GOP support for same-sex marriage bill reflects a shift among Republican voters


Dozens of House Republicans voted with Democrats on Tuesday to codify same-sex marriage into federal law, in breach of the party’s long-established position that marriage is still between a man and a woman.

47 Republicans across 21 different states joined a unanimous Democratic rally in support of the legislation Respecting the law of marriageBy 267 votes to 157, including Representative Elise Stefanik of New York, the 3rd Republican member of the House of Representatives; Representative Liz Cheney of Wyoming; and Representative Tom Emyr of Minnesota, who is the chairman of the Republican National Congress committee. This action would repeal the Defense of Marriage Act of 1996, establish legal same-sex marriage for the purposes of federal law and strengthen legal protections for same-sex couples.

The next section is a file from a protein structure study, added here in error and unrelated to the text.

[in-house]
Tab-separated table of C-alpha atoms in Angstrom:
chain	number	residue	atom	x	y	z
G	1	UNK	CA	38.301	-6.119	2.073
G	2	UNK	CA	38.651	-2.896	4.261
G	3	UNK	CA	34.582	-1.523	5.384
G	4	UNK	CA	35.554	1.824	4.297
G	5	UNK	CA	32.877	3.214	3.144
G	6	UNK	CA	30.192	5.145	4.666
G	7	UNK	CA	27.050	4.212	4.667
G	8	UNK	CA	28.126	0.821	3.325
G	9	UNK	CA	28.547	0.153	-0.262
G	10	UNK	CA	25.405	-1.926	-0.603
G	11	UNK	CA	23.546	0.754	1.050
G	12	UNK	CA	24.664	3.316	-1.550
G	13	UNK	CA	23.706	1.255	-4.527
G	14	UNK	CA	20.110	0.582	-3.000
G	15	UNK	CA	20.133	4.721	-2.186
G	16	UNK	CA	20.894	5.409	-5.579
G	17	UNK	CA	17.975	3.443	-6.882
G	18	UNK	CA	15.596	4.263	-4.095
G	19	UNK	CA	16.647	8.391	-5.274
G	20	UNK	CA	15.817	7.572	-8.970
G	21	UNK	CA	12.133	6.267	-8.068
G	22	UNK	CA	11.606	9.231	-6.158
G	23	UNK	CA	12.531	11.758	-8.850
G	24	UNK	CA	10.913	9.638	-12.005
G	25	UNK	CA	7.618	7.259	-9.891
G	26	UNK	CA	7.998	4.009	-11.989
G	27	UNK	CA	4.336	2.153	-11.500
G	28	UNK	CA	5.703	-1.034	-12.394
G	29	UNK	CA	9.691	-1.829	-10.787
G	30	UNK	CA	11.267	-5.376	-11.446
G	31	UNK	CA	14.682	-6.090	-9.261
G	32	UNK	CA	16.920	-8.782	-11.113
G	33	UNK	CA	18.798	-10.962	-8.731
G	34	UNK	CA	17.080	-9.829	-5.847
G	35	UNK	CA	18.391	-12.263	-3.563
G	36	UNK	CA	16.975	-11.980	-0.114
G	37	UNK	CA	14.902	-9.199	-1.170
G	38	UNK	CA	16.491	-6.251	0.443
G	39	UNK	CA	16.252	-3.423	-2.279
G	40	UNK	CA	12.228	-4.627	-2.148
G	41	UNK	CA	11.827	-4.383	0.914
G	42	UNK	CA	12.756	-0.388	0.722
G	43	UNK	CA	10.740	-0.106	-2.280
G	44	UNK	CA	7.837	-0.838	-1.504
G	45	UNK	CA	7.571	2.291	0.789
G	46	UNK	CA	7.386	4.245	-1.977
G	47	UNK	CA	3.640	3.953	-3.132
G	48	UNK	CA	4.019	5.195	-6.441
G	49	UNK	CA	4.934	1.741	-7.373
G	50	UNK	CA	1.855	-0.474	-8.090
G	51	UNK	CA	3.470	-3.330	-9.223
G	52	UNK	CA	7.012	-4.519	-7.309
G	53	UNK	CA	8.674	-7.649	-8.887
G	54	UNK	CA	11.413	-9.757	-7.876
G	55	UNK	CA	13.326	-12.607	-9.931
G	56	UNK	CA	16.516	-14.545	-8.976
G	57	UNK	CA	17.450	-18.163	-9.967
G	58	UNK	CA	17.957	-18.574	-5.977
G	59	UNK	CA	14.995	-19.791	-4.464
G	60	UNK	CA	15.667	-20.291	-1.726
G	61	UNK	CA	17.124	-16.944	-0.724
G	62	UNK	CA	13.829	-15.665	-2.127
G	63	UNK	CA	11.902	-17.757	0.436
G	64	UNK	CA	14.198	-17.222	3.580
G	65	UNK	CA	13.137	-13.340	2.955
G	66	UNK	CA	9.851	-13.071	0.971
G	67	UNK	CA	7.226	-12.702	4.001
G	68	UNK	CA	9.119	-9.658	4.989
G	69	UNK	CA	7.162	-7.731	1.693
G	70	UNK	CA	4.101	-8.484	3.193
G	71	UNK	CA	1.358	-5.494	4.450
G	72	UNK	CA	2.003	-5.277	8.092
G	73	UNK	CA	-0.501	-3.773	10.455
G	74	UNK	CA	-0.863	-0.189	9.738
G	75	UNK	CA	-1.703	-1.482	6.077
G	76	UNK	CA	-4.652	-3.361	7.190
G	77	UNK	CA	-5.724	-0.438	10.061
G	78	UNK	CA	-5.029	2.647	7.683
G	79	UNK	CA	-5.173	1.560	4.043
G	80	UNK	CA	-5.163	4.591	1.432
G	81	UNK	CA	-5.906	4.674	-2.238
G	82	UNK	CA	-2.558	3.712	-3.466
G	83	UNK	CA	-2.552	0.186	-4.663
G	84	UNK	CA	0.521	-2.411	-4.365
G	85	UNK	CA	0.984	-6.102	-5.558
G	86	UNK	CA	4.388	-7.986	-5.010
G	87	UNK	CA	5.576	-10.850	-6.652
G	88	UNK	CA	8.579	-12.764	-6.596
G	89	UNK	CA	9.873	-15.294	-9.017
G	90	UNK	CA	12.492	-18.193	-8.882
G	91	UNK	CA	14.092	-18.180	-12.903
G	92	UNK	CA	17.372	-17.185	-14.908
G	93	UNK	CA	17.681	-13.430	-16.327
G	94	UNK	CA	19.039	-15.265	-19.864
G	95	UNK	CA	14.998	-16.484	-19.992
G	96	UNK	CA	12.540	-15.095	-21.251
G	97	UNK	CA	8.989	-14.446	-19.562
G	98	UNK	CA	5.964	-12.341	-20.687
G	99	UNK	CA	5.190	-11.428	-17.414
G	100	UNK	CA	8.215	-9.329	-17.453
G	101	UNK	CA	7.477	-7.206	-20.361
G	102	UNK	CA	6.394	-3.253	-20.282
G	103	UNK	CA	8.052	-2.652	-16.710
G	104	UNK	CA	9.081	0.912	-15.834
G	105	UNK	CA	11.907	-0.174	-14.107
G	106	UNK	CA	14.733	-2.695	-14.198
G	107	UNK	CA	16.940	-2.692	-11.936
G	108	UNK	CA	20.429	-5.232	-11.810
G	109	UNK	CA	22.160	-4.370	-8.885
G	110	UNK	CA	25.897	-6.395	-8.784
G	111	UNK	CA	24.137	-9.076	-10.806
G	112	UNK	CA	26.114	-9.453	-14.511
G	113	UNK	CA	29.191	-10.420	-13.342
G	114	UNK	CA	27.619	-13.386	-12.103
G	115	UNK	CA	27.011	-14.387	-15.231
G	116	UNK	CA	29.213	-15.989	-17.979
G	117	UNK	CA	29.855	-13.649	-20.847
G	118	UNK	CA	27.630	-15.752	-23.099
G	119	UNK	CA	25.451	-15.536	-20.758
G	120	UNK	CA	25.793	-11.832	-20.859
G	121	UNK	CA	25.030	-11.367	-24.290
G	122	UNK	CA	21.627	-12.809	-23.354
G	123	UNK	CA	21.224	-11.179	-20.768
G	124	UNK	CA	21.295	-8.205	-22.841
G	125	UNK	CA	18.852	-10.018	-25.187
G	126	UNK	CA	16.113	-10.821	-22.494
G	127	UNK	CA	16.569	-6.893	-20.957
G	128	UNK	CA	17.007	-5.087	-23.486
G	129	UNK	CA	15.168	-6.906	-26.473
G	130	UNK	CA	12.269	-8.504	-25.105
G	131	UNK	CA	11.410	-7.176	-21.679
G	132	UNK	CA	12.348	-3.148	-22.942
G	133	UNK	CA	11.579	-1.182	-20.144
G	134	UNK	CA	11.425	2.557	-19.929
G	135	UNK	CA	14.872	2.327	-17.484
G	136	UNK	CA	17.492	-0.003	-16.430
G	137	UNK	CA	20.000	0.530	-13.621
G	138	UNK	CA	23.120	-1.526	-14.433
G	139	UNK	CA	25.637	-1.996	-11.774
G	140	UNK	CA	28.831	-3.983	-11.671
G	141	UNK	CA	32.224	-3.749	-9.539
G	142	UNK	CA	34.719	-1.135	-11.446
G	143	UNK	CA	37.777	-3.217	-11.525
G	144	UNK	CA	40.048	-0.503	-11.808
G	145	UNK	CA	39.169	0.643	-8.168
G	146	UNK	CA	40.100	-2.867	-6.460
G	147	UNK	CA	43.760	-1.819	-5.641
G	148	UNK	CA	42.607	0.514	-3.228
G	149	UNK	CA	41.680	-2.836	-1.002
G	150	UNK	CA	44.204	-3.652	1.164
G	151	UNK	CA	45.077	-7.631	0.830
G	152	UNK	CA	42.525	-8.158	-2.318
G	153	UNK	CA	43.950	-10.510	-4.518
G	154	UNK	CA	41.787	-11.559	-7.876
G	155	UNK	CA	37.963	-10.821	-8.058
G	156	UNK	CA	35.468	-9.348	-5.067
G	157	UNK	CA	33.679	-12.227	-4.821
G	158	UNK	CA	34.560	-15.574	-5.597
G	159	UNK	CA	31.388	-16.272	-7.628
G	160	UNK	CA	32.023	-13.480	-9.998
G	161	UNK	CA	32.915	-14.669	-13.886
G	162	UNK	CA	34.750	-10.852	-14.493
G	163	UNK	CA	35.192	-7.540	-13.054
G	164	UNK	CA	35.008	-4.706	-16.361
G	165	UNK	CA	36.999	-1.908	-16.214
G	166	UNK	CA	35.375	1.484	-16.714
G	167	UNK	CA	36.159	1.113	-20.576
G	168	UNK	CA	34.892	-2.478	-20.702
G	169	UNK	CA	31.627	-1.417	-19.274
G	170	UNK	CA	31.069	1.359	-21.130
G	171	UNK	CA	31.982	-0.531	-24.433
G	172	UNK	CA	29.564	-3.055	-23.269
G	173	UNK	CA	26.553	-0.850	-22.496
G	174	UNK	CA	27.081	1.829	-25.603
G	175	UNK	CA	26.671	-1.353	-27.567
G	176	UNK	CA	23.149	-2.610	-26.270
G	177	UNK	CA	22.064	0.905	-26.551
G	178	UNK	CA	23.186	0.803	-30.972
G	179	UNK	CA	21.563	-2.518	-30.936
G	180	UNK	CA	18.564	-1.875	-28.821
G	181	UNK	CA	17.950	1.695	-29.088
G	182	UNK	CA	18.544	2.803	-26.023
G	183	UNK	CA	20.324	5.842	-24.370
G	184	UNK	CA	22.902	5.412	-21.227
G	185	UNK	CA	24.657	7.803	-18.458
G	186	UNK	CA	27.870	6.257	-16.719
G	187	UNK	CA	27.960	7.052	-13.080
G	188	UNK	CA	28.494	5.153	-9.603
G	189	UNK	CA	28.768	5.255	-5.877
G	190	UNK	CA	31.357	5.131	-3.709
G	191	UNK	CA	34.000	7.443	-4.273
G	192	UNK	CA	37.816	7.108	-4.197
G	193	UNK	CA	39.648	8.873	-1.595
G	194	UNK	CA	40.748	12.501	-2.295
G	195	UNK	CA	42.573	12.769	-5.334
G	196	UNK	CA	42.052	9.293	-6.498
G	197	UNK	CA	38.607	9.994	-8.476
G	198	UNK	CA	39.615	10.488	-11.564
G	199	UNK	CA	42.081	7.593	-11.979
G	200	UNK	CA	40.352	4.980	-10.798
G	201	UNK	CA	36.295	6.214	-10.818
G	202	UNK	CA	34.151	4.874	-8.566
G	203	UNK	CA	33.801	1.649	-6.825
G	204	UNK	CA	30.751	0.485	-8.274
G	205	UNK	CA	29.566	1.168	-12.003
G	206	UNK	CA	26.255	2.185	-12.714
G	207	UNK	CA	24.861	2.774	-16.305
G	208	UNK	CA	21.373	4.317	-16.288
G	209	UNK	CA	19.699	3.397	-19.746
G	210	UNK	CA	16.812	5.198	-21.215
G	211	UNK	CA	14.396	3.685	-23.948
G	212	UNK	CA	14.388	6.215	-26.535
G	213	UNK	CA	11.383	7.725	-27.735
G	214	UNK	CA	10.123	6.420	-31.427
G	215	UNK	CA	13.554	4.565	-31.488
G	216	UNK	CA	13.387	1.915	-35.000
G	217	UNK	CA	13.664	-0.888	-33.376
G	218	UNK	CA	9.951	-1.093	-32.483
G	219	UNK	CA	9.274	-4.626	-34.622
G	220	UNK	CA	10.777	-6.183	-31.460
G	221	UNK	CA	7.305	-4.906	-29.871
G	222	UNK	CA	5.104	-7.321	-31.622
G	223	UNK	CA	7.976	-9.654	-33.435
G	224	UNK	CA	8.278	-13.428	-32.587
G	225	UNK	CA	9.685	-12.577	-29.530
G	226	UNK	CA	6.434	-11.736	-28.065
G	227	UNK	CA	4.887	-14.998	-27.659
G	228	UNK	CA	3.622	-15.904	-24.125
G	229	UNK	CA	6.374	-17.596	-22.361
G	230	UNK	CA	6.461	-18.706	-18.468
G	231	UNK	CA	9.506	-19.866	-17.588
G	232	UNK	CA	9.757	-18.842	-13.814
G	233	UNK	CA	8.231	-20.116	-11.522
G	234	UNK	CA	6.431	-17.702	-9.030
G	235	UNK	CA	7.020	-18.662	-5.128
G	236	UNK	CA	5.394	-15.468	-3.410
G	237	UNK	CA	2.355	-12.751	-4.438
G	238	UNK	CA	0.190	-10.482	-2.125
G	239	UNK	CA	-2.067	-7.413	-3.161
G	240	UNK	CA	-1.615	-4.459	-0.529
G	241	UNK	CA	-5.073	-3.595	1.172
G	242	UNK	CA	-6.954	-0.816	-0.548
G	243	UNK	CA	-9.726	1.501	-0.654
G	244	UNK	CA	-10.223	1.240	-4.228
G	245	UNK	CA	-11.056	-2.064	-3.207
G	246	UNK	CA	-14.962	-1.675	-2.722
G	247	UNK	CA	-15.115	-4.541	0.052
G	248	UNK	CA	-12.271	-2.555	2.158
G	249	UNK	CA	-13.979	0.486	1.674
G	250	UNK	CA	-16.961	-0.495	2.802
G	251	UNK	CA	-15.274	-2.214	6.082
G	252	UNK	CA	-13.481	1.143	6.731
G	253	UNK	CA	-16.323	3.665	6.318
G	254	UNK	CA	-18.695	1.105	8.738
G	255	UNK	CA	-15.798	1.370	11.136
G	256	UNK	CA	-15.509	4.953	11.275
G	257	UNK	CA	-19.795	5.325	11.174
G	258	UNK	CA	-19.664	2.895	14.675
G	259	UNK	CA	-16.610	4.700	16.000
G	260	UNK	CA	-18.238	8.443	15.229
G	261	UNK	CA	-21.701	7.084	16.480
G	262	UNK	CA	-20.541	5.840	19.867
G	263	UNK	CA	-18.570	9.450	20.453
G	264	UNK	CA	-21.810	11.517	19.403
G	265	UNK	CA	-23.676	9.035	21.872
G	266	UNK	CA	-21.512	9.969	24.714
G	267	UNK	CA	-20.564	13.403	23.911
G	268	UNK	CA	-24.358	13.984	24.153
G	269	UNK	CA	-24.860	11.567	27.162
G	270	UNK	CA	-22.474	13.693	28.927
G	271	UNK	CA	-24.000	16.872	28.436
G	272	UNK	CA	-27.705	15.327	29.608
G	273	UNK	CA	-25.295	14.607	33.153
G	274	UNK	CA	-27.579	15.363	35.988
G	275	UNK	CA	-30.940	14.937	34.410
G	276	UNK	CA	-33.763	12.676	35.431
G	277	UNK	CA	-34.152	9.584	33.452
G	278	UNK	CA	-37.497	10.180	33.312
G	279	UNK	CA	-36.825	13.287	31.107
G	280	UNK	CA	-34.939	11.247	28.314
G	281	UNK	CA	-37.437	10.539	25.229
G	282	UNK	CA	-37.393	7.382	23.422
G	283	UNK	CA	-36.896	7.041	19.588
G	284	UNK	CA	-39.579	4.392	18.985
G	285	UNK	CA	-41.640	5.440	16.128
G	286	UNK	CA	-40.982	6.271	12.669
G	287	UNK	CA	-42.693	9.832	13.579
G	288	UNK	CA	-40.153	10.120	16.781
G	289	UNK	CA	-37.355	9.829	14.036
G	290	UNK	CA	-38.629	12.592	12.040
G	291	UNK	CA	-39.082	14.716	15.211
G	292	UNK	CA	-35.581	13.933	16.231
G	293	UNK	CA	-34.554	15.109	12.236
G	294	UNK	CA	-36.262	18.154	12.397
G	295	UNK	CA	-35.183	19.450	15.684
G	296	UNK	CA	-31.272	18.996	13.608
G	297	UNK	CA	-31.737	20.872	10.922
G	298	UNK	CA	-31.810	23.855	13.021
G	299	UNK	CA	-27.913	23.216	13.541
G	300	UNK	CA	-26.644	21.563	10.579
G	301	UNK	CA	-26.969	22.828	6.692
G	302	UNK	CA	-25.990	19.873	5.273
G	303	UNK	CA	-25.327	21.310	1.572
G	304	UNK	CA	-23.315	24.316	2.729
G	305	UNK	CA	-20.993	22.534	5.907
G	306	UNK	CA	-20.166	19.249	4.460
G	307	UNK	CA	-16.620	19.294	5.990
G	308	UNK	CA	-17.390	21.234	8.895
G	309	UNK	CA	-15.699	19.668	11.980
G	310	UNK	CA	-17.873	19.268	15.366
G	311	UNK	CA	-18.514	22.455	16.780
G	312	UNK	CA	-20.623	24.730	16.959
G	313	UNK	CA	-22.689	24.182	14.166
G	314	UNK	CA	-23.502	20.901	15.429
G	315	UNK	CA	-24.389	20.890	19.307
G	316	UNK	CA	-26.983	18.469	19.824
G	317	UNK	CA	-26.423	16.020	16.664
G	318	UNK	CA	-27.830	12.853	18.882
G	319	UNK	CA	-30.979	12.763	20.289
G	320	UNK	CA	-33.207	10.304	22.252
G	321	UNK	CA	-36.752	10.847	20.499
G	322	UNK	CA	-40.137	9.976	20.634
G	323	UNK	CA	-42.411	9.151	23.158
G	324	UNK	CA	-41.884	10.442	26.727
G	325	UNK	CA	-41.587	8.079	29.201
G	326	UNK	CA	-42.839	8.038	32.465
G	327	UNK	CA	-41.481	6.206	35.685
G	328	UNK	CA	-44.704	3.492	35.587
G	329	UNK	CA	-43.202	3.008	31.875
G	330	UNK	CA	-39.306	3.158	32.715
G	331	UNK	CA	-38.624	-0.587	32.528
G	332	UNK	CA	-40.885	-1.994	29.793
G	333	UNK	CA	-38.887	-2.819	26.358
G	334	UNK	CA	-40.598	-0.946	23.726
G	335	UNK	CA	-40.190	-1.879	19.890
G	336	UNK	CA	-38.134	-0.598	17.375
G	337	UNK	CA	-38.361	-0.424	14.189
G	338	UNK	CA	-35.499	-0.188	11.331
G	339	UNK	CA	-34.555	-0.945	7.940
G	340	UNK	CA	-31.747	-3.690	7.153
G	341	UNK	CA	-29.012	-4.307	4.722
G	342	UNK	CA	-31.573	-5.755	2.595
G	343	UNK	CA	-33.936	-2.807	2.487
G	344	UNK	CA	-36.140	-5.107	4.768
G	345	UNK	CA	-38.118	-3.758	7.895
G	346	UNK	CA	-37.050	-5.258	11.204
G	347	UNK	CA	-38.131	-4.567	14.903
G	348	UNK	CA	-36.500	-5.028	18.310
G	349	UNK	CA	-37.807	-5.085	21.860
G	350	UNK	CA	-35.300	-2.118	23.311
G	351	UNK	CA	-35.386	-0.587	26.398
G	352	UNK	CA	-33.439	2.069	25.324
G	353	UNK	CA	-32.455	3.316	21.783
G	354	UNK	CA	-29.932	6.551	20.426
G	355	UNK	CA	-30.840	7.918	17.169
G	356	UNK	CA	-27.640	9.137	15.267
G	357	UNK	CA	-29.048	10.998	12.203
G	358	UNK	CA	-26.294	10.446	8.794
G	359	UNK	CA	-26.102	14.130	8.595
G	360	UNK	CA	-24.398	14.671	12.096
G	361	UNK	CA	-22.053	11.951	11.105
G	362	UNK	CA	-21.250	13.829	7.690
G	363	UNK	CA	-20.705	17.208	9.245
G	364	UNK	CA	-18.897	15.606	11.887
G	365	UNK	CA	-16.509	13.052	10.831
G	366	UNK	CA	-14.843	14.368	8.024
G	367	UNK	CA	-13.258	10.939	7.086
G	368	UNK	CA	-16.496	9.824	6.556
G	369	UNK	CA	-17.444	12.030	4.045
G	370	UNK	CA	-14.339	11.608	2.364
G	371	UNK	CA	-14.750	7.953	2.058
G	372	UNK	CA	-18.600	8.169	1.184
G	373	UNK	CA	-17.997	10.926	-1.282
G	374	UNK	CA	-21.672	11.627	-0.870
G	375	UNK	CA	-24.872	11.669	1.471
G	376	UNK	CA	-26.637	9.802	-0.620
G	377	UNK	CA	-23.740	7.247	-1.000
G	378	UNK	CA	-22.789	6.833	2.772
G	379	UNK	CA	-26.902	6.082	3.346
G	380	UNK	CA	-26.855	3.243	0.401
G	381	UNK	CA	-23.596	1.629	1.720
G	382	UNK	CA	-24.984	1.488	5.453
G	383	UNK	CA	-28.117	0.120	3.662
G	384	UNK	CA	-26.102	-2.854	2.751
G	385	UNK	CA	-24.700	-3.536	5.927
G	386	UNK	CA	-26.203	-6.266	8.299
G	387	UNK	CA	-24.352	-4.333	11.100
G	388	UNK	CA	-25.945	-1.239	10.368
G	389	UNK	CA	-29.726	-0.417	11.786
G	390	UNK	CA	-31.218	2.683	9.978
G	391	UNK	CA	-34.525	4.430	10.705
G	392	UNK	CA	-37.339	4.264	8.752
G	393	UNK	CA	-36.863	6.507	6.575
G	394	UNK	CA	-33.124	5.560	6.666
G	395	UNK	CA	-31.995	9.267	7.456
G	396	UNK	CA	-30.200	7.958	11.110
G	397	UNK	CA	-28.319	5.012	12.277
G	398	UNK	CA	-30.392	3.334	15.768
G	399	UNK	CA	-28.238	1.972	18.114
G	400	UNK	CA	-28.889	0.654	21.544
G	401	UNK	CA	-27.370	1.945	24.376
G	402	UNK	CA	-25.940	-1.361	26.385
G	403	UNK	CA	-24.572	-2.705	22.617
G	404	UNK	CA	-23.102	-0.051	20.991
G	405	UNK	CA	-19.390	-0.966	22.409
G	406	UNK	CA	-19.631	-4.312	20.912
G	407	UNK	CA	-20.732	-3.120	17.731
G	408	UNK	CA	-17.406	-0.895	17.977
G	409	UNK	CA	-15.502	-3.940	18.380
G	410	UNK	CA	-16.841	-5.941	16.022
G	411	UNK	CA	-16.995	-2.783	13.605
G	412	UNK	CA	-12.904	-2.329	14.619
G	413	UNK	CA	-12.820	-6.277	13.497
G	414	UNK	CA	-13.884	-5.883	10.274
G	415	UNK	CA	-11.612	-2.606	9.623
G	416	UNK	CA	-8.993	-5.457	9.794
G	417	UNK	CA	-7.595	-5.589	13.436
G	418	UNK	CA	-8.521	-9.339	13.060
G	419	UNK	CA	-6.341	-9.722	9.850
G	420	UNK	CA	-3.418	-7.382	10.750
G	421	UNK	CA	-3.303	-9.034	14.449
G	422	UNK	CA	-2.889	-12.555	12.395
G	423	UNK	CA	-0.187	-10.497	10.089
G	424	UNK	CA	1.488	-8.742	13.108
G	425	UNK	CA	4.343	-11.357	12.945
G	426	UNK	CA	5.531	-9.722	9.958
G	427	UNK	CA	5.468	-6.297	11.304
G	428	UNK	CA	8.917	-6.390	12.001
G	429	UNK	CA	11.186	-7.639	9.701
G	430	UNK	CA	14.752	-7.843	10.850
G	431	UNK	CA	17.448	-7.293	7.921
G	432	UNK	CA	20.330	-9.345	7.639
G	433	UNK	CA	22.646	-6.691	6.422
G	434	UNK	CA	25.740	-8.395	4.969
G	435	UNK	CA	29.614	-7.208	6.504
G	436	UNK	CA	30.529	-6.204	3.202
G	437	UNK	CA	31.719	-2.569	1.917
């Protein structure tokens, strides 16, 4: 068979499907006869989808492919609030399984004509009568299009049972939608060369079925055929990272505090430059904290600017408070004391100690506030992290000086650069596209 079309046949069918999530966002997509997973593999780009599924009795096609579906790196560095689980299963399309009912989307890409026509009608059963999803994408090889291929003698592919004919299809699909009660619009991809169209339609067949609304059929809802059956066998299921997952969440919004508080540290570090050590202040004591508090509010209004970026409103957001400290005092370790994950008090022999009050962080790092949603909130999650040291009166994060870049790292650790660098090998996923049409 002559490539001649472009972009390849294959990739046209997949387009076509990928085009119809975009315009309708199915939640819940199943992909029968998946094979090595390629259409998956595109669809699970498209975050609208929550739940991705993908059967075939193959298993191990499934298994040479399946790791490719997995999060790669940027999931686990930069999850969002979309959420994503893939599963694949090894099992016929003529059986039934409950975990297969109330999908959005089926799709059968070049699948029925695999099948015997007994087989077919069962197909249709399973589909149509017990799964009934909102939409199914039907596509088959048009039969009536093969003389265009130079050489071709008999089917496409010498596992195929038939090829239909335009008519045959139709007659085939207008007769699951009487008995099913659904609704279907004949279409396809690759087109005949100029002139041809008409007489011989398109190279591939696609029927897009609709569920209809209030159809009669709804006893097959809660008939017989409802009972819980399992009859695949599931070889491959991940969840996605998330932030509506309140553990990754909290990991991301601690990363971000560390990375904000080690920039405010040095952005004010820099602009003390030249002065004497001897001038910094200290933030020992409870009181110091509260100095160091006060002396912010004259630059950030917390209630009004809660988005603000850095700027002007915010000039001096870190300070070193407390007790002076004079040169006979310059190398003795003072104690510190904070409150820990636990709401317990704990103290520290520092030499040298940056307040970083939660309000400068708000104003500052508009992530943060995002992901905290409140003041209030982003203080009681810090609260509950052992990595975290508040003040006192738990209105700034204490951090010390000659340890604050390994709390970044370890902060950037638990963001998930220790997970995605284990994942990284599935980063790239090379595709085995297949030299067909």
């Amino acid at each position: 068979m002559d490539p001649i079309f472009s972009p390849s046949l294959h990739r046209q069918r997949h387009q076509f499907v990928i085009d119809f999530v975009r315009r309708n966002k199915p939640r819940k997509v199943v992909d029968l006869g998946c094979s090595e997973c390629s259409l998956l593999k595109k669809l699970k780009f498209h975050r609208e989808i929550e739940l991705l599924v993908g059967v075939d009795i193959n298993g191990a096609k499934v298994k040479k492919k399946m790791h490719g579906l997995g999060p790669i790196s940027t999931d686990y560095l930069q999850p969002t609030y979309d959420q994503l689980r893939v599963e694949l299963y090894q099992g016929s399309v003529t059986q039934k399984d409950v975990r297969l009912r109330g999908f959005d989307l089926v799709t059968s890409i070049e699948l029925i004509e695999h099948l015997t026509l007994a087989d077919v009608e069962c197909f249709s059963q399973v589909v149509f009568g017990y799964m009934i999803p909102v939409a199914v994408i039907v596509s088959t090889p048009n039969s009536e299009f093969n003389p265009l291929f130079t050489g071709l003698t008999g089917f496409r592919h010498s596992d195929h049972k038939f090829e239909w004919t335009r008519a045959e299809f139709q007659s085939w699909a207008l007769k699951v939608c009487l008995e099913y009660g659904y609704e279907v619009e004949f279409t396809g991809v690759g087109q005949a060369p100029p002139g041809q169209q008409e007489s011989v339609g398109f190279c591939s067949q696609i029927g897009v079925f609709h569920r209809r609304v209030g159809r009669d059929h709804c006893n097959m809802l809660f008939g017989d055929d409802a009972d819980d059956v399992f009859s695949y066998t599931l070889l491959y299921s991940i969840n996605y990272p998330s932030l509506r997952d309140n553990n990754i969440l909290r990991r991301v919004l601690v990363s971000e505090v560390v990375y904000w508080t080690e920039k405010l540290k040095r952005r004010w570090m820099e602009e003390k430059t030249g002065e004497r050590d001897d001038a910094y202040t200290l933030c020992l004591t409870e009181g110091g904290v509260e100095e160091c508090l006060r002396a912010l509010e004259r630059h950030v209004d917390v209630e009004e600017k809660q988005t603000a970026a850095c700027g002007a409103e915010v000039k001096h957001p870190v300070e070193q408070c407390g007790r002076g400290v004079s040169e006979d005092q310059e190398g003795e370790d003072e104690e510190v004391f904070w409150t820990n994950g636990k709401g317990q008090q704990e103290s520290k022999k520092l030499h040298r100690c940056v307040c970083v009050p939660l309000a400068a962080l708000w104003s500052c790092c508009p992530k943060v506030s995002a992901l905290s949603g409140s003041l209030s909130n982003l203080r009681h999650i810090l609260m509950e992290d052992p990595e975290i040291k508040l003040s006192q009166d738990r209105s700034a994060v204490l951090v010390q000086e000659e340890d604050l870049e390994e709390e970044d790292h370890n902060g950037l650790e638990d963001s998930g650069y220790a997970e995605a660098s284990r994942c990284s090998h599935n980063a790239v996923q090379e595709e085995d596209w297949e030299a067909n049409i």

The move is a watershed for Republican lawmakers who have spent decades opposing the legalization of same-sex marriage and broader gay rights. However, it coincides with the country’s rising support for marriage equality, which As of last year It included a majority of Republican voters.

At least one Republican member of the House of Representatives, who voted in favor of the Respect for Marriage Act, regretted the previous vote against same-sex marriage and shared what helped him change their minds.